WASHINGTON ― In a speech to a liberal health policy conference on Thursday, Sen. Elizabeth Warren (D-Mass.) proposed new rules to force private insurers to be more responsive to Americans’ health care needs.
Warren spoke at the annual gathering of the consumer advocacy group Families USA. She emphasized that she wholeheartedly supports efforts to expand public health insurance programs, including a “single-payer” bill introduced by Sen. Bernie Sanders (I-Vt.) that would expand Medicare to the entire population.
But in the meantime, Warren said, the federal government needs to impose new standards on private insurers to build on the accomplishments of the Affordable Care Act, commonly known as Obamacare.
“Private insurance companies are failing the American people. We all know it,” Warren said. “And whatever public alternatives you support, there is no reason on earth for us to continue allowing the health care of the American people to be held hostage by an industry that both attacks any new health care proposals and, at the same time, refuses to do any better.”
Warren’s speech laid out a three-part plan to rein in insurance companies: Crack down on the practice of shifting costs onto consumers; force private insurers to provide coverage as affordable as Medicare and Medicaid; and “call their bluff” if they resist complying with the first two planks.
For the first component, Warren would forbid insurance practices that she dubbed “cheat[ing] people,” including drawing narrow boundaries for the network of health care providers they cover and rescinding coverage of certain drugs in the middle of the year.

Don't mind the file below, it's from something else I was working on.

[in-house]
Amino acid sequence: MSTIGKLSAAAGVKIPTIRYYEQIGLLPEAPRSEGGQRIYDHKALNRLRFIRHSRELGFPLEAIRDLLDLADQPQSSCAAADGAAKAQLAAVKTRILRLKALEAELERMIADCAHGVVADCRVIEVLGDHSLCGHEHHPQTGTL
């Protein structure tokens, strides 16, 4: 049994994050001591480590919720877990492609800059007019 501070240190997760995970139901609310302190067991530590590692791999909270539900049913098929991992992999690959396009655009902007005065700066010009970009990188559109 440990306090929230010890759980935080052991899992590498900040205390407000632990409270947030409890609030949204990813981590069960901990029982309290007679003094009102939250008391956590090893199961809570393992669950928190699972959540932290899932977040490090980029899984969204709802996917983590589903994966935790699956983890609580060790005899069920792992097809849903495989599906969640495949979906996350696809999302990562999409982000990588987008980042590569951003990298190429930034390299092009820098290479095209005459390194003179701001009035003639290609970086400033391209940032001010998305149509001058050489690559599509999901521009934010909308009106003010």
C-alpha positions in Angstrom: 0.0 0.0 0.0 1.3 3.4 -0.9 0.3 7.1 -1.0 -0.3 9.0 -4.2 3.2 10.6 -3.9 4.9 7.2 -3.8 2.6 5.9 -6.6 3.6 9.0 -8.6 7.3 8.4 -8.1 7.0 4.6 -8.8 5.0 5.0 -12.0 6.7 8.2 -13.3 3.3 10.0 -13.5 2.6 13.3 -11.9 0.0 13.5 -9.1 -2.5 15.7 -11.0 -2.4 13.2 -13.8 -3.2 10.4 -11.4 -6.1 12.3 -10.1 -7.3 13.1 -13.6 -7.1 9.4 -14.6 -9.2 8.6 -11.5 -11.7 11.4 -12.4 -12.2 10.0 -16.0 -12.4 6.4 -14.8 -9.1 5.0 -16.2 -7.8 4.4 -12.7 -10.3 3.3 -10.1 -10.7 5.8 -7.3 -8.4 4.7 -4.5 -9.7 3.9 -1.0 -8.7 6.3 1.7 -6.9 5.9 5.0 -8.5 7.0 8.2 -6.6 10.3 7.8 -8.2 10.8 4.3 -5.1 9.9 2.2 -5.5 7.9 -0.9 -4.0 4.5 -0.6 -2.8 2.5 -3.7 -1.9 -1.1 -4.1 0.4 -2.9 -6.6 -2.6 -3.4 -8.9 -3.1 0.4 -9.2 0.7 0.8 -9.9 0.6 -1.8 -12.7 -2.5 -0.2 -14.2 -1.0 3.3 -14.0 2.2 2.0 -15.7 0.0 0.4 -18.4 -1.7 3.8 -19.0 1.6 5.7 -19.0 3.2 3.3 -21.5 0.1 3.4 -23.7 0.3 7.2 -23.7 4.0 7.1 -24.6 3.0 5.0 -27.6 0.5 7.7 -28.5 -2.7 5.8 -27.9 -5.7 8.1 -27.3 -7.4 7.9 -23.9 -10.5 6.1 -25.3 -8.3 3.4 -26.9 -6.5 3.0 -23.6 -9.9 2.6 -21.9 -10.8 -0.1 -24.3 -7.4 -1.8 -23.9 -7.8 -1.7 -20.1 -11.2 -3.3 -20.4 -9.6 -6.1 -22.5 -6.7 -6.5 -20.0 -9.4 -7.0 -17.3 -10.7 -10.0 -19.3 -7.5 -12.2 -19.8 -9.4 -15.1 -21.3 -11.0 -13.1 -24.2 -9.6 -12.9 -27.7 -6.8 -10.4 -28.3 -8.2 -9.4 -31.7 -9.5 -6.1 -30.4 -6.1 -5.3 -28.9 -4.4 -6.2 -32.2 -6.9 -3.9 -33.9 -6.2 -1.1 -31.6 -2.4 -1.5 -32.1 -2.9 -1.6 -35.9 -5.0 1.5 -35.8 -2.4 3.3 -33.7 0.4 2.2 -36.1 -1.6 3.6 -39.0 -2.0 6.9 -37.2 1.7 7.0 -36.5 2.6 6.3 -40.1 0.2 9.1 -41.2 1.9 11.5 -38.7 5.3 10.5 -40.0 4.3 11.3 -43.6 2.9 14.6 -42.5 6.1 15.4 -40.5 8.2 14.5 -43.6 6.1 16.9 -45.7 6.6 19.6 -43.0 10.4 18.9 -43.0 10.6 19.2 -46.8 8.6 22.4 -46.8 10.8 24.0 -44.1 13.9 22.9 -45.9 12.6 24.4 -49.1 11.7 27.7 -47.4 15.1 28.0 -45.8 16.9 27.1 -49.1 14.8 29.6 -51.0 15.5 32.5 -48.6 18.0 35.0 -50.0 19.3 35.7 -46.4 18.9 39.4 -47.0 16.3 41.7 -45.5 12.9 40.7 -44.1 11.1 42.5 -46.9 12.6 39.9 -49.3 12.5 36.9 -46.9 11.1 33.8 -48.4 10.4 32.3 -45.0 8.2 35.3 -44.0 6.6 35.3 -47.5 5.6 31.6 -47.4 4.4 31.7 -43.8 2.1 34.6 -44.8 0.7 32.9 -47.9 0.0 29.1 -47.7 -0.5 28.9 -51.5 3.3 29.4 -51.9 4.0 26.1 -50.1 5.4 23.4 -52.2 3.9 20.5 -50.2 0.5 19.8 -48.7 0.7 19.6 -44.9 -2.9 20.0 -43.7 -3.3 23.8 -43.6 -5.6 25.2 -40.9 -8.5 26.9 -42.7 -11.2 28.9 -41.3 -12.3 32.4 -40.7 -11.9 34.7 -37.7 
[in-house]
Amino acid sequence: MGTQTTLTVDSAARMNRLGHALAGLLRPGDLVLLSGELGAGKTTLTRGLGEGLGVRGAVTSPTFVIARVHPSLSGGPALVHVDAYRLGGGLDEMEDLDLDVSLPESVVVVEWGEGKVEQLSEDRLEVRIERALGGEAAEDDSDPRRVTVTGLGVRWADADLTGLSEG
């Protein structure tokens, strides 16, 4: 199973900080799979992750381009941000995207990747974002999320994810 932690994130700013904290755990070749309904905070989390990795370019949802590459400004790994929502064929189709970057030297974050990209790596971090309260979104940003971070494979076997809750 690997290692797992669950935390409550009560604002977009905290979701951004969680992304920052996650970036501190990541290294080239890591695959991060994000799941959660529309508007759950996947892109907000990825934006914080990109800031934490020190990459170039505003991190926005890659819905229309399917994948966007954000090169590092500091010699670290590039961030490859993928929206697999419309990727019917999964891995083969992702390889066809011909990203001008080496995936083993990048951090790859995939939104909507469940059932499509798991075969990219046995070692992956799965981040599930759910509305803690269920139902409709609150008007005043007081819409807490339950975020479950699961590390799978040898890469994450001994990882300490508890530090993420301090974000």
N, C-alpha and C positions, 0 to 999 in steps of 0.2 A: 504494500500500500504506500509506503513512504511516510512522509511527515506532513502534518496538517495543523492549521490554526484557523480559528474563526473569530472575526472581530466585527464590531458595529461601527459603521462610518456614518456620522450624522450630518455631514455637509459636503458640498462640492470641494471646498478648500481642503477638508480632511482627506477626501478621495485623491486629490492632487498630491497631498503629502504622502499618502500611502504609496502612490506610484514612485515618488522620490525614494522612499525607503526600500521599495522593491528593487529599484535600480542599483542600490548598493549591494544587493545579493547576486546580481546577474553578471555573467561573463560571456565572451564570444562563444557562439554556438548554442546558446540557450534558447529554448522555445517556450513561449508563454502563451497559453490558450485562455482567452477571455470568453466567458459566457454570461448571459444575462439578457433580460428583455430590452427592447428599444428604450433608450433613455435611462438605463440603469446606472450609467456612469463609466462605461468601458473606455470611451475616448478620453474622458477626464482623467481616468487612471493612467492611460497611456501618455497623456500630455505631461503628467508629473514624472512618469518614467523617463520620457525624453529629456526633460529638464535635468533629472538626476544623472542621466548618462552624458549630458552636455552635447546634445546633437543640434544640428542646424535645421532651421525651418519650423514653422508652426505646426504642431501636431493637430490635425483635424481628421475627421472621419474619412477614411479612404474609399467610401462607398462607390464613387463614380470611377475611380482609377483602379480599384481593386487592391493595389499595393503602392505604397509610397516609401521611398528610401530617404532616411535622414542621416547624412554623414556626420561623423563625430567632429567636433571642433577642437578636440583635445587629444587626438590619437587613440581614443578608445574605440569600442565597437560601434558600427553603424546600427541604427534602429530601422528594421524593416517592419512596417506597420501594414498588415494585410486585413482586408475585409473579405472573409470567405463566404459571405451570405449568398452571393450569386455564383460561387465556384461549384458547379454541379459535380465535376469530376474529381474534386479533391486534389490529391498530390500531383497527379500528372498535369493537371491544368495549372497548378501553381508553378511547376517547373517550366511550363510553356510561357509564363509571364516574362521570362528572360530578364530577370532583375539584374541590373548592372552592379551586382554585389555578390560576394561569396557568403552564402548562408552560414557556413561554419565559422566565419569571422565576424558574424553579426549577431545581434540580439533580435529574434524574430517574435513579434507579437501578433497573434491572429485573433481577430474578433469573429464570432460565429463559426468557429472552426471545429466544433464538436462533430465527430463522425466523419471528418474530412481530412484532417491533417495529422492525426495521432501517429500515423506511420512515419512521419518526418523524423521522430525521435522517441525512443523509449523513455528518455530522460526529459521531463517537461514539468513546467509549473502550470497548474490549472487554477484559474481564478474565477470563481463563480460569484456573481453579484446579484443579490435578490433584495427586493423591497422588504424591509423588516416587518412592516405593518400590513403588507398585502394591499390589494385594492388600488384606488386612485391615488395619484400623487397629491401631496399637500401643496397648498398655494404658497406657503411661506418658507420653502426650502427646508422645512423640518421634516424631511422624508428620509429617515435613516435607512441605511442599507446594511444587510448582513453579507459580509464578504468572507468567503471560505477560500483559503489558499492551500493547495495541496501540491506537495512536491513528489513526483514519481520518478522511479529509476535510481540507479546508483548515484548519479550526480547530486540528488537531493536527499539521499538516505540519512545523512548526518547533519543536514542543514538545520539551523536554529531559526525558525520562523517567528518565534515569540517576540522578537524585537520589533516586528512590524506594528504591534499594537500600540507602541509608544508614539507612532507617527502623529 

In the second part, Warren would subject private insurers to stricter cost and quality guidelines in order to achieve parity with Medicare and Medicaid. The senator noted that Medicare and Medicaid provide better value to consumers, covering 84 cents for every dollar of health costs, compared to private exchange plans, which tend to cover 60 to 70 cents for every dollar of costs.
The third plank, which is effectively Warren’s enforcement mechanism, is likely the most innovative idea.
Borrowing from a model already in place in New York, Warren proposes requiring private insurers that bid on Medicare Advantage or Medicaid contracts to participate in the ACA exchanges.
Private insurers have frequently lost money on their ACA exchange plans, but they’ve profited handsomely from their participation in Medicaid and Medicare Advantage.
“If they want to bid on the really juicy federal health care contracts, they should have to offer a basic private insurance plan for individuals as well, even if those exchange plans aren’t quite as juicy for their investors,” Warren said. “And if some insurance companies really, truly aren’t willing to provide high-quality, affordable coverage in exchange for billions of dollars in federal subsidies and access to Medicare and Medicaid ― if they really, truly want to pick up their toys and go home because their bazillion-dollar profits aren’t high enough ― then I say good riddance.”